The McClintock place stood at the very edge of the world, at the corner of Durante and 122nd. It stood, yellow paint peeling, shattered glass in the windows, lawn over run with thistles and vines for as long as Mallory could remember. She asked her mother about it once, while Mrs. Cho was chopping onions.
“Oh that dump has been there forever,” she said, wiping tears away with the back of her hand. “No one’s ever lived in it, at least not that I can remember. Who’d want to? They keep saying they’re gonna tear it down but they never do. It’s an eyesore is what it is.”
“Nothing has been anywhere forever,” Grandma Johnson said when Mallory asked her about the McClintock place. “Everything has a beginning and everything has an end. Learn that now and remember it.”
“So when did the McClintock place begin?” Mallory asked.
“Years ago,” Grandma said, “Maybe centuries. I only remember what I was told and all I was ever told was gossip and speculation so don’t go spreading this around like its gospel.”
Mallory promised she wouldn’t. Grandma Johnson closed her eyes and fiddled quietly with the green beads of her bracelet. “It used to be that there was nothing out here but sand and grass and a few hills with a few trees. Somebody built a road out here and people started settling in. One of the first settling in was a man named McClintock. I don’t remember his first name but the stories all said that he was rich. He moved out here to build a mansion for his new wife, that’s the McClintock place.”
Mallory frowned. “McClintock’s is too small to be a mansion.” The house was little more than two stories with a basement and a balcony in the back that Mallory always worried would fall down when it stormed.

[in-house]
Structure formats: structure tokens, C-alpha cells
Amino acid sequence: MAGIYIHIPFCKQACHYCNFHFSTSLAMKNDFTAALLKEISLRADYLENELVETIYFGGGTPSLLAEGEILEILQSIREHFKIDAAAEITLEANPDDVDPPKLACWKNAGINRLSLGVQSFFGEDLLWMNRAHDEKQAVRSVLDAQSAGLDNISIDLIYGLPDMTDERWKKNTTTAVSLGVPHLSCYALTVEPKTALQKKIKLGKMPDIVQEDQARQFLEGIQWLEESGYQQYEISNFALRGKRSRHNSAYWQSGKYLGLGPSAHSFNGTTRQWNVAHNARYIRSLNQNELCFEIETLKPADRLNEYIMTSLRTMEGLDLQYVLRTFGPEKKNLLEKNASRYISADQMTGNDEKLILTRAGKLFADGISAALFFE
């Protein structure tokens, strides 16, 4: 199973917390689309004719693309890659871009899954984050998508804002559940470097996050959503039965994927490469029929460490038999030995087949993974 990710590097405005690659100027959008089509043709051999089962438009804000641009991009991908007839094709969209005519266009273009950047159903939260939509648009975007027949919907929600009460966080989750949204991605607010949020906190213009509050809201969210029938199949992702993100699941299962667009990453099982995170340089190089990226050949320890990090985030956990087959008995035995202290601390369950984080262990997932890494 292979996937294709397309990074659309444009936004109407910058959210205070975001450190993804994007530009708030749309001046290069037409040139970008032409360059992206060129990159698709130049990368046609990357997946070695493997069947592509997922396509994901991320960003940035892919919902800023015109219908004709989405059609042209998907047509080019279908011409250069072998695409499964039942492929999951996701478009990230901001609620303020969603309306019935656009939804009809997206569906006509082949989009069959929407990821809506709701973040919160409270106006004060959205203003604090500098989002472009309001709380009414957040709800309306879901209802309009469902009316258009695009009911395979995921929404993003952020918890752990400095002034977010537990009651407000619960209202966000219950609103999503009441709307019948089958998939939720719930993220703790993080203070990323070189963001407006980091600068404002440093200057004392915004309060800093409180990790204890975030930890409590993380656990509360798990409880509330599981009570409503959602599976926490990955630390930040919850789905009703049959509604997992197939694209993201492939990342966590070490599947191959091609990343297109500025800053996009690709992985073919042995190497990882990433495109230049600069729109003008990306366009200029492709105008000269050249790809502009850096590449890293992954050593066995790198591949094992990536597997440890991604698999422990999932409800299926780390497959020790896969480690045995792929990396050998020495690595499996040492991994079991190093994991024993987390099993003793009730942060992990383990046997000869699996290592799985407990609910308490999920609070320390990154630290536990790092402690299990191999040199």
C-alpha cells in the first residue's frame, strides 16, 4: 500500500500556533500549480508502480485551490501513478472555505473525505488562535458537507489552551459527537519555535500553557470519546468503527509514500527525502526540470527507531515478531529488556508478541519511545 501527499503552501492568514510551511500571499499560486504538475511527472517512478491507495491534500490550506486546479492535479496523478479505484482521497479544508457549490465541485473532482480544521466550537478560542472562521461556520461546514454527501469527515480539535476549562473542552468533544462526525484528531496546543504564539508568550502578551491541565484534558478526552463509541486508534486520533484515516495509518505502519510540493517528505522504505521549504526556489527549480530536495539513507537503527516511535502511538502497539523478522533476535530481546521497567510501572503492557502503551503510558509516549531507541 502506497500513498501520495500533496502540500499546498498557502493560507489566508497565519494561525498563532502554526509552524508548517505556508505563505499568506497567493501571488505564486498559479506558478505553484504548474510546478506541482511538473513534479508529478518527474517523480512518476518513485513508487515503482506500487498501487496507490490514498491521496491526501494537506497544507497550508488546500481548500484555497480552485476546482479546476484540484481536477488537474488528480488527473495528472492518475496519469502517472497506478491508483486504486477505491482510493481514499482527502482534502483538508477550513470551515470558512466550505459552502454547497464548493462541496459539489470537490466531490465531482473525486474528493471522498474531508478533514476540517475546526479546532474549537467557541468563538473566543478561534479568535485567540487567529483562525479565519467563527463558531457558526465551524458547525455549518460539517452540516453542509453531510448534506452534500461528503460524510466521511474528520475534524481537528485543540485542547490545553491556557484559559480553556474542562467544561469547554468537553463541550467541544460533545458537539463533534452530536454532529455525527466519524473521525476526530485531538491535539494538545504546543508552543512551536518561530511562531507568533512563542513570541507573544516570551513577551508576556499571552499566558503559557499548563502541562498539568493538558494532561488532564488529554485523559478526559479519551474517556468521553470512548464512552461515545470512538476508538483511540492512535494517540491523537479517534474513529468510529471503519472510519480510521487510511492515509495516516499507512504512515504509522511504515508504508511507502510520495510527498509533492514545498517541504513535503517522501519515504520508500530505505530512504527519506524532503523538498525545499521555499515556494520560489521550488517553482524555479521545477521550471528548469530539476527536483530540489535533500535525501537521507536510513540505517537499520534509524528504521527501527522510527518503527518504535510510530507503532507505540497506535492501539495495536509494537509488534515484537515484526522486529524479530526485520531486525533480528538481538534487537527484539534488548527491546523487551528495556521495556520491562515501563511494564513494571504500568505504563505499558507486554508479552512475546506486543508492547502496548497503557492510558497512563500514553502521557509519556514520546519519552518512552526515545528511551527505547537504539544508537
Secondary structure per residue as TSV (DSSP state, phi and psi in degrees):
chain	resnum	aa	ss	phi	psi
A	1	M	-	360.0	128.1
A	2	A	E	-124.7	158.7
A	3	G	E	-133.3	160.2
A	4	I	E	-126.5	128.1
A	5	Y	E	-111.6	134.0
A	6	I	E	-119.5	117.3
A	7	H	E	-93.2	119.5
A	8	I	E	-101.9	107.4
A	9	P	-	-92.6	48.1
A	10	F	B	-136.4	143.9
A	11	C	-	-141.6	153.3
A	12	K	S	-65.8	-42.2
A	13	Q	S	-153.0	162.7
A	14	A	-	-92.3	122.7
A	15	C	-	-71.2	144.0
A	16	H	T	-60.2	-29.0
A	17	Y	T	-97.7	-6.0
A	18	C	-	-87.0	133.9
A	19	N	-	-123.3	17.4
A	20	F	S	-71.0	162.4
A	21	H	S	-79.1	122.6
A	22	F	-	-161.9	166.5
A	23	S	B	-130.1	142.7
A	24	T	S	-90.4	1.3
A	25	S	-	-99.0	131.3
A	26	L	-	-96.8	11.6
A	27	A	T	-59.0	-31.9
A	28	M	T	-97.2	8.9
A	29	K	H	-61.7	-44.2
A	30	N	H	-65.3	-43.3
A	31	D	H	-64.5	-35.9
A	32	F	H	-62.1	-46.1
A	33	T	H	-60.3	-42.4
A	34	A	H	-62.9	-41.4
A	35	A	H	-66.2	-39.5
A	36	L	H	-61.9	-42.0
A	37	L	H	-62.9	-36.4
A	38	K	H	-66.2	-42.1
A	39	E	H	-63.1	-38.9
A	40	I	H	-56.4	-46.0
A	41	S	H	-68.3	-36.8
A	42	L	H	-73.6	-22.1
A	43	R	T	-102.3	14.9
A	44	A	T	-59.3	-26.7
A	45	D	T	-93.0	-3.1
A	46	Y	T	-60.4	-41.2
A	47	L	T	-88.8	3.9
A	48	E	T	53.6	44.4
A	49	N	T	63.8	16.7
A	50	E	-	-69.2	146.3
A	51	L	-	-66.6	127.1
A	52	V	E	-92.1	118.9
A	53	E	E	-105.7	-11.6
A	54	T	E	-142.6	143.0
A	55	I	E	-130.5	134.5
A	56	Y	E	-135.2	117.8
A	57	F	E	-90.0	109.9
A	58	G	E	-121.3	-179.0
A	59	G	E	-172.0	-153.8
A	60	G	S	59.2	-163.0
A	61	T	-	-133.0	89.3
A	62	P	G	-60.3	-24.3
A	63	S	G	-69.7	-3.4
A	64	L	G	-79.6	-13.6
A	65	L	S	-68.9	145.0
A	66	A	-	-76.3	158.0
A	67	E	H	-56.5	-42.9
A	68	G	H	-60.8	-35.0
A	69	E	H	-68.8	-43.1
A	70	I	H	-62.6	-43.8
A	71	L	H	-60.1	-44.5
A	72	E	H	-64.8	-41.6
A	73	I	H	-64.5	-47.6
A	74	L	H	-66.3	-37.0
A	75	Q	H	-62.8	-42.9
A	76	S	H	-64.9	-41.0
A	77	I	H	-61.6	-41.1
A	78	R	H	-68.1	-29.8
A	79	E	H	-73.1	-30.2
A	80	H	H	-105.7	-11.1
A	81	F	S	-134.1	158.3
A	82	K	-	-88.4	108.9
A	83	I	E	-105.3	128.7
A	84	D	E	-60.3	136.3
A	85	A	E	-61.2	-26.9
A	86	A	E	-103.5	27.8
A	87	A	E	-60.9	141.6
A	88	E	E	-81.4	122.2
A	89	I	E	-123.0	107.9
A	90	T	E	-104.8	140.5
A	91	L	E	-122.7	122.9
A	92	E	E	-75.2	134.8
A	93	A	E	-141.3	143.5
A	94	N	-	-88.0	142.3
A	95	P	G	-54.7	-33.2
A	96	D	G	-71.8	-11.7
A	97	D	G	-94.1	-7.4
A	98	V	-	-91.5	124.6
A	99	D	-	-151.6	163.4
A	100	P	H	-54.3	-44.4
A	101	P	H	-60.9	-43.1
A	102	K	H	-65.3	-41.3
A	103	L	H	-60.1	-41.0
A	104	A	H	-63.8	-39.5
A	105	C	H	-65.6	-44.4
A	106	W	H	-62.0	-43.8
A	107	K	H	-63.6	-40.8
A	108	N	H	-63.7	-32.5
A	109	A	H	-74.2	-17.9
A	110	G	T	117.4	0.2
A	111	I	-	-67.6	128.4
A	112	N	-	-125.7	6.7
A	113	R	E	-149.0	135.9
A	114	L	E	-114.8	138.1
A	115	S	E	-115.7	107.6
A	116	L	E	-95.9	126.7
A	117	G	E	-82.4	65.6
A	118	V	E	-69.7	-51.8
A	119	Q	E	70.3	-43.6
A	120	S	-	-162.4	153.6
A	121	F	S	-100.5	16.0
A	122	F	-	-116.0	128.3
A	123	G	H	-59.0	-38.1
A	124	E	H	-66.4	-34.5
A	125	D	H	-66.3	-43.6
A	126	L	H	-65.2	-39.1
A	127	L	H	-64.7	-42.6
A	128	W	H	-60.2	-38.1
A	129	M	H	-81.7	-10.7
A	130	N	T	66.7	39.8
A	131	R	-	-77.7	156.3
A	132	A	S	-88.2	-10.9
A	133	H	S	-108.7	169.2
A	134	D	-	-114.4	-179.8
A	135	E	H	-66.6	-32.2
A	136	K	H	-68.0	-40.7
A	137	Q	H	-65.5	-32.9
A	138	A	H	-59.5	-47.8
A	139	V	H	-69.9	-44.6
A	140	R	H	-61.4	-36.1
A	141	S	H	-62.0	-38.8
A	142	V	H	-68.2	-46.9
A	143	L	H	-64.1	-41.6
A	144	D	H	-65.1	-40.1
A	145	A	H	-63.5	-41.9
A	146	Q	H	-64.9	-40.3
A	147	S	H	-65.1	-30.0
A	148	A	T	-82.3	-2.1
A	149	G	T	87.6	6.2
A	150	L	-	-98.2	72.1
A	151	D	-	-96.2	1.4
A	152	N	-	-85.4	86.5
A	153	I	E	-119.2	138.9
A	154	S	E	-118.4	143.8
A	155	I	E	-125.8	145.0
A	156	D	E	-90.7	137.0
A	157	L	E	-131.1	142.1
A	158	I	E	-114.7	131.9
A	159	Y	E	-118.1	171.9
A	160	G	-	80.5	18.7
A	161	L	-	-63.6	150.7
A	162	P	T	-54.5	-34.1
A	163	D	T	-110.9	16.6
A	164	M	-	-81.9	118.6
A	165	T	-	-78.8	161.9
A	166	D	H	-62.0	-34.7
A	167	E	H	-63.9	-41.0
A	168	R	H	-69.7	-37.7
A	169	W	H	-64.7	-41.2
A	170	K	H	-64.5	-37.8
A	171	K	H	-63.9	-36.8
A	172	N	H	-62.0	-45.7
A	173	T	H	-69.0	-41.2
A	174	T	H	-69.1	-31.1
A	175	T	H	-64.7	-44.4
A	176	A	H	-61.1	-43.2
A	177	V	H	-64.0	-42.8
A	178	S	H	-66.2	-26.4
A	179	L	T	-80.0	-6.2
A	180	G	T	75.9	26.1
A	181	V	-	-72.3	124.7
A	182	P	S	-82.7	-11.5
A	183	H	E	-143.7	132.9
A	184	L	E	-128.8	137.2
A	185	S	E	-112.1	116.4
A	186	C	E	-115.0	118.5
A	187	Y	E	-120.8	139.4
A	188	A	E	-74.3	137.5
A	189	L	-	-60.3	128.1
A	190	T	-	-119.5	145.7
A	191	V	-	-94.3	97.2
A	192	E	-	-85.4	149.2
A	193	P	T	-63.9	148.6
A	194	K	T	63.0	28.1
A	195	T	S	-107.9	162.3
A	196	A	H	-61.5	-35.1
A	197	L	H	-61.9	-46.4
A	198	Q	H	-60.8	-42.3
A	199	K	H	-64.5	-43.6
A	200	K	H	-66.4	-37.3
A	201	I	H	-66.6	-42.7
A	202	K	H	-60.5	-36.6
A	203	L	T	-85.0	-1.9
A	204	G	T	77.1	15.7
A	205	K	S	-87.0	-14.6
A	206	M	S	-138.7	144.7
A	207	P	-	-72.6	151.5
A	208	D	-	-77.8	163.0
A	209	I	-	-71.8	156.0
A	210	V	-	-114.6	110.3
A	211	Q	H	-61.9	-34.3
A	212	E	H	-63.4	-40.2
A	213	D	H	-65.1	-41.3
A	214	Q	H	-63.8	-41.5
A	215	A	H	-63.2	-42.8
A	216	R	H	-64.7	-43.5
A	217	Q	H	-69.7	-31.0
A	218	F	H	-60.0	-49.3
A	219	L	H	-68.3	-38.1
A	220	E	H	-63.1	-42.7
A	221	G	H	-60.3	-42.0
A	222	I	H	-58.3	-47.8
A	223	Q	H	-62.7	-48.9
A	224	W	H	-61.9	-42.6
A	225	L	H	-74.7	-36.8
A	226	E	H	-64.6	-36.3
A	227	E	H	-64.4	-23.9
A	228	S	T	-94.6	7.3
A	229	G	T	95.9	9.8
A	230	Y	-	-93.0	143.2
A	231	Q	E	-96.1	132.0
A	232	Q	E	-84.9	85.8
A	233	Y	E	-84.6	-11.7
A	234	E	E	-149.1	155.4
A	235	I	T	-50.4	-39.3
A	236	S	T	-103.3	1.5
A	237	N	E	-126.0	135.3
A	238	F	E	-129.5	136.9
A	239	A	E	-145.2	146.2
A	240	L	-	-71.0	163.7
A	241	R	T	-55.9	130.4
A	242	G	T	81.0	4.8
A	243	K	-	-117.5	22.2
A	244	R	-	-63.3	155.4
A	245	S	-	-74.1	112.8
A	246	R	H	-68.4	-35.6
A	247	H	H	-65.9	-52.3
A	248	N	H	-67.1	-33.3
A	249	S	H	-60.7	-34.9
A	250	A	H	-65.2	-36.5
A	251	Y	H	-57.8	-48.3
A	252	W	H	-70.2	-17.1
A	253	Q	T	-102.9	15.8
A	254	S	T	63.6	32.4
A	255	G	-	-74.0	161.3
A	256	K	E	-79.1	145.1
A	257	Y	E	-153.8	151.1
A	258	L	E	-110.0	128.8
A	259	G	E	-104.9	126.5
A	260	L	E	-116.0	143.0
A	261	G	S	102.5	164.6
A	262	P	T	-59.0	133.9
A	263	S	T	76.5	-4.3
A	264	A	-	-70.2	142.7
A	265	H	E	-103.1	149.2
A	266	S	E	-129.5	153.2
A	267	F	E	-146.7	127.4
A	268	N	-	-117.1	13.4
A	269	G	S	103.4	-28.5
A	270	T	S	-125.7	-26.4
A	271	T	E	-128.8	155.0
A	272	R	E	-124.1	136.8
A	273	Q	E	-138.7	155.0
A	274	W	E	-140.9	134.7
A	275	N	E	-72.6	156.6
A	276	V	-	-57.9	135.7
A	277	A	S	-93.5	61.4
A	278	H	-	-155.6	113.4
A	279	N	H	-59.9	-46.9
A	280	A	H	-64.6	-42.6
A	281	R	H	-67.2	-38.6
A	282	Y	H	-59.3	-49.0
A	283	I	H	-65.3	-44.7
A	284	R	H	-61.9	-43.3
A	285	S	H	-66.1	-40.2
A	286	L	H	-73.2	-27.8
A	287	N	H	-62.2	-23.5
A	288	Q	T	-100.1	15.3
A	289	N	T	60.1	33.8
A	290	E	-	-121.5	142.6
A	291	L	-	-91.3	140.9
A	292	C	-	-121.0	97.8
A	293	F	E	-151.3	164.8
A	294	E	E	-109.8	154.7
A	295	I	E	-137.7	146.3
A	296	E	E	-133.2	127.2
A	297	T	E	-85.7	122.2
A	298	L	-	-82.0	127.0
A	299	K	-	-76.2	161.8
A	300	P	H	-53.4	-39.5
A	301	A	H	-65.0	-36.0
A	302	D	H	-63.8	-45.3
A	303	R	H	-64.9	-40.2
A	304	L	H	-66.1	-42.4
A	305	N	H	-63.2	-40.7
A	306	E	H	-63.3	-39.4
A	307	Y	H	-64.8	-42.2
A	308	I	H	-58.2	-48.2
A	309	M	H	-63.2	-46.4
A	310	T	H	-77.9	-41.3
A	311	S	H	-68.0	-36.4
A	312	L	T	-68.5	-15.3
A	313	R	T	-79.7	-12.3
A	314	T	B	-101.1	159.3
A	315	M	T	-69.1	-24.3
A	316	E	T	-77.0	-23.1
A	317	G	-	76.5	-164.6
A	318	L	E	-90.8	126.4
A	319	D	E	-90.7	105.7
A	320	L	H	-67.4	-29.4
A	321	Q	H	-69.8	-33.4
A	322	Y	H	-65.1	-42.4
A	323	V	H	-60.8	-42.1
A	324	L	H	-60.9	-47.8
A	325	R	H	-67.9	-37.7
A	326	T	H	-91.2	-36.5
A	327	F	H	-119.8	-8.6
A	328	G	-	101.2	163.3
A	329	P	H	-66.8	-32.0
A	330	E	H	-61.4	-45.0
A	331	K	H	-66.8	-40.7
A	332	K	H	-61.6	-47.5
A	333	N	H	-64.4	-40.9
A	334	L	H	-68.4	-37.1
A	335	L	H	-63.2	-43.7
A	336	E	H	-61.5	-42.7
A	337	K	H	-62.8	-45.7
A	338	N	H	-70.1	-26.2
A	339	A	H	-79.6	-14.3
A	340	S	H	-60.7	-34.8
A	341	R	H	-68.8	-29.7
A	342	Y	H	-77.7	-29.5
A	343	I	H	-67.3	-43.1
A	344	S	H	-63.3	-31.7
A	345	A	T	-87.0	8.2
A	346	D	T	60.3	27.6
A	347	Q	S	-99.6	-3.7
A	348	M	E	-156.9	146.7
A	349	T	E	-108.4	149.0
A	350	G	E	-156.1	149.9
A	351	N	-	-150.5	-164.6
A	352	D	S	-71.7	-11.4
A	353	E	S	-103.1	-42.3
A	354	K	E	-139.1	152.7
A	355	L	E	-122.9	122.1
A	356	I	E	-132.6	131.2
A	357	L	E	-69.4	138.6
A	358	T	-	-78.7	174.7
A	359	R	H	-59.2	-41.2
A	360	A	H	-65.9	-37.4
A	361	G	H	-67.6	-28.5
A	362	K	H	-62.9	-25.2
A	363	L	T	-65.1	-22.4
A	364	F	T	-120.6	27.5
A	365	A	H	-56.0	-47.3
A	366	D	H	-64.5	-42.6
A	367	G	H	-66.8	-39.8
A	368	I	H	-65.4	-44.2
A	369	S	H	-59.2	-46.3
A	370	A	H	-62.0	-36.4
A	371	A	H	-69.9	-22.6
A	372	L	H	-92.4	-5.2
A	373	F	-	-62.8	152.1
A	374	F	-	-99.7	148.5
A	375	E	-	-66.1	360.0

“They had different standards for mansion then.” Grandma Johnson shrugged. “Anyway, it was the only house on the block then so it was the best one too. McClintock built the place and moved him and his new wife in there. They had a big Welcome Home party with every big shot in town, politicians, actors, even a couple of war heroes thrown in for good measure. Then, in six months time, they were moving out again, getting divorced. McClintock spent the rest of his life trying to sell the place and his wife died just a few years after she divorced him.”
Mallory blinked and raised her eyebrows. “Because of the house?”
Grandma Johnson shrugged again and stopped playing with the beads on her bracelet. “That’s what people said. No one could ever agree as to exactly why but most everybody blamed the house. They thought there was something unnatural inside that drove the McClintock’s out.
“Like?” Mallory leaned forward eagerly. Grandma rolled her eyes.
“Oh, I don’t know, Mallory,” she bit her thin pink lips in concentration and began to count on her withered fingers. “Some one said McClintock broke ground on an old Tongva holy site and the ghosts of their warriors nearly killed them for it. Other people said it was the immigrants who died building the rail road that got McClintock his fortune, coming for revenge. One kid thought it was just an evil house, that the barrier between hell and earth was just a little bit thinner than it was everywhere else.”
“What do you think?”
Grandma Johnson rolled her wheelchair back just a hair and stared out the window on to the busy street below. “I don’t think about it much, if I can help it. If you think about it too much, you remember than everyone of us is standing on stolen land, land people killed and died for. I imagine if haunting happened, it would be happening all over the world, not just one run down old house. It’s never just one house, one family that has to pay for that kind of thing.”